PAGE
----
- Spatchcocking means even cooking. White and dark meat cook at different rates and flattening out the bird so that the legs and thighs aren’t protected underneath the breast means that you’re exposing the dark meat to heat that would otherwise not reach it.
How do you carve the turkey like that?
It’s easier than it looks!
- Break down the turkey by separating the thighs, drumsticks, and wings from the turkey.
- Debone the thigh meat and set aside.
- Remove the breast from the carcass and slice them nicely into even pieces about 1/2″ thick.
- Finally, arrange the breast around the platter. Add the drumsticks and wings to the middle, and fill in the gaps with the deboned thigh meat.
- Save the trimmings for Turkey BBH or Turkey Pho.
Here it is without any garnishes on top:
What about sides and stuffing?
- Mushroom, Rosemary & Thyme Challah Stuffing
- Crispy Duck Fat Oven Roasted Potatoes
- Instant Pot Mashed Potatoes
- How to Make Crispy Air Fryer Roasted Brussels Sprouts
I included a citrus herb butter but you can go ahead and just season with just salt and pepper or whatever you heart desires. Personally, I feel like turkey has a very distinct flavor and doesn’t need too much help, much like a very good roast chicken, but feel free to play around. The important part is spatchcocking, so everything else is just gravy 😉
Adjust your oven rack so that it’s in the middle of the oven. Heat oven to 450°F. Foil line a large deep baking tray. Place the onion, orange, lemon, celery, and rosemary sprigs on the foil, then place a wire rack on top of the vegetables.
Pat the turkey dry with paper towels. Flip so that it’s breast side down. Hold the turkey firmly and use a pair of kitchen shears to cut alongside the backbone, starting where the tail meets the thigh. Cut all the way up until the turkey is split up to the neck. Push the turkey open slightly and then repeat on the other side, carefully cutting alongside the other side of the backbone. This side may be a bit trickier, so go slow.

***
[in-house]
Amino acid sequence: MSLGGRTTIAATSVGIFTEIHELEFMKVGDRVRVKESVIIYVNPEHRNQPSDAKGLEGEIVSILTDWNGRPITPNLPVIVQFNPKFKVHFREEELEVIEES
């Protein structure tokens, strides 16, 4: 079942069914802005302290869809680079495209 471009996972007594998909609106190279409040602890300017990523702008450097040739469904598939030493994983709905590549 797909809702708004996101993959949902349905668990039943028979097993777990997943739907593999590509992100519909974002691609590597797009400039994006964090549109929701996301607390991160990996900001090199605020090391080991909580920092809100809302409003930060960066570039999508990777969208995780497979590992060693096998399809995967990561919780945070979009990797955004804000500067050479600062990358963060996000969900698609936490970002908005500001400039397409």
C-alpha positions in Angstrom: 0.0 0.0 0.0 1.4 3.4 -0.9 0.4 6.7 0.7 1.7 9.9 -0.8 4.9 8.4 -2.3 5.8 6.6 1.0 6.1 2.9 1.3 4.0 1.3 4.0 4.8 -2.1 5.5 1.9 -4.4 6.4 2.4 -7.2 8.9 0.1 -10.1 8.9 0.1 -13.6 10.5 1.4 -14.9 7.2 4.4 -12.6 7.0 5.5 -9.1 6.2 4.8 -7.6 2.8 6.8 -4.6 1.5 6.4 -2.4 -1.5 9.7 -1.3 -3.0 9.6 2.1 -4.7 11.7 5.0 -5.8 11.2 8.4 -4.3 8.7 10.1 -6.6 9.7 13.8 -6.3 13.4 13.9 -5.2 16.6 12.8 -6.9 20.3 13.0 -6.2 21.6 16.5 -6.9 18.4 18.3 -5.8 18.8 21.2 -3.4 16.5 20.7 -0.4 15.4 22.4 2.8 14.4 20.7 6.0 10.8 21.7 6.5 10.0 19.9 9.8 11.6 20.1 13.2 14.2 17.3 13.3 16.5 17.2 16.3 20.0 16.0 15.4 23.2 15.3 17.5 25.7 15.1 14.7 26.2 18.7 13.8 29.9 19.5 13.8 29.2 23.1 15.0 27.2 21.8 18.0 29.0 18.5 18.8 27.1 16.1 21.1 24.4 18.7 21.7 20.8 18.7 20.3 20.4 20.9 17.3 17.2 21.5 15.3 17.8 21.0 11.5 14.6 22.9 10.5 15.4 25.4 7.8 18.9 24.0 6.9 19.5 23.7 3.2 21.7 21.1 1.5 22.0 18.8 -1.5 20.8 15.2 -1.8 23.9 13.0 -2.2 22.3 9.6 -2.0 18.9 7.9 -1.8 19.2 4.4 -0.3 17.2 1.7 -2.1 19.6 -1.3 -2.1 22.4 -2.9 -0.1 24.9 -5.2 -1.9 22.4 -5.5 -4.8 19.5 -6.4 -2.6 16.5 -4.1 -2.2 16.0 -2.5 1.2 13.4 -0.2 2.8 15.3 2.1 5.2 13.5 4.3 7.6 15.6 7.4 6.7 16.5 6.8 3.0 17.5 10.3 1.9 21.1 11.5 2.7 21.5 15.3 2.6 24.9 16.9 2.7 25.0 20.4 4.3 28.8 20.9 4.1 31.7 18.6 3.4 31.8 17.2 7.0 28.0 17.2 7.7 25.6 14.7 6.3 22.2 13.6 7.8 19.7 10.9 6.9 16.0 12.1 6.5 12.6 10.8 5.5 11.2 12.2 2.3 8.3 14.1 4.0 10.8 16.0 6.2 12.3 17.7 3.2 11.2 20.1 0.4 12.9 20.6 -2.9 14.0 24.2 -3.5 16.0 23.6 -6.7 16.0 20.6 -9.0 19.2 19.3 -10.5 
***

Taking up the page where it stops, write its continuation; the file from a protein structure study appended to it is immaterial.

Trim off any excess fat or skin you might see. I took off the tail and the hood of fat near the neck.
Flip the turkey over so that the breast is facing up and push down on the ridge breast bone, hard. You should hear a couple of cracks and the turkey should be flatter.
Place the turkey on your prepared rack and baking sheet. Tuck the wing tips behind the breast and rub with 1 tablespoon of oil. Season with salt and freshly ground pepper. Transfer to the oven and roast, for about an hour and twenty minutes, rotating halfway, or until the deepest part of the breast is 150°F, and the thighs are at least 165°F.
While the turkey is roasting, blend or food process the rosemary citrus butter ingredients together. At the 50 minute mark, carefully and evenly brush on the rosemary citrus butter. If at any point the turkey skin starts to look too brown, you can tent it with foil and then remove the foil at the end to get the crispy brown skin. When the turkey is cooked, remove from the oven and let rest for 15-20 minutes.
How to carve a turkey
Using a medium sized knife, remove the legs by cutting through where the thigh meets the body. Find the joint between the thigh and the drumstick and cut through the joint. Find the joint of the wing near the top of the turkey’s breast and working the knife through it, removing the wings. You can leave the wings whole or spilt them by cutting along the joints.
Remove the breasts by slicing down the center, near the breast bone, using the tip of your knife to follow along the shape of the bone while peeling the breast away slowly. As you continue to slice, the breast should fall away in one piece. Repeat on the other side. Slice the breast into evenly thick pieces. Remove the thigh meat away from the bones, saving all the bones for stock or soup. Arrange everything on a platter and garnish with oranges, lemons, and rosemary. Enjoy!
inspired by Serious Eats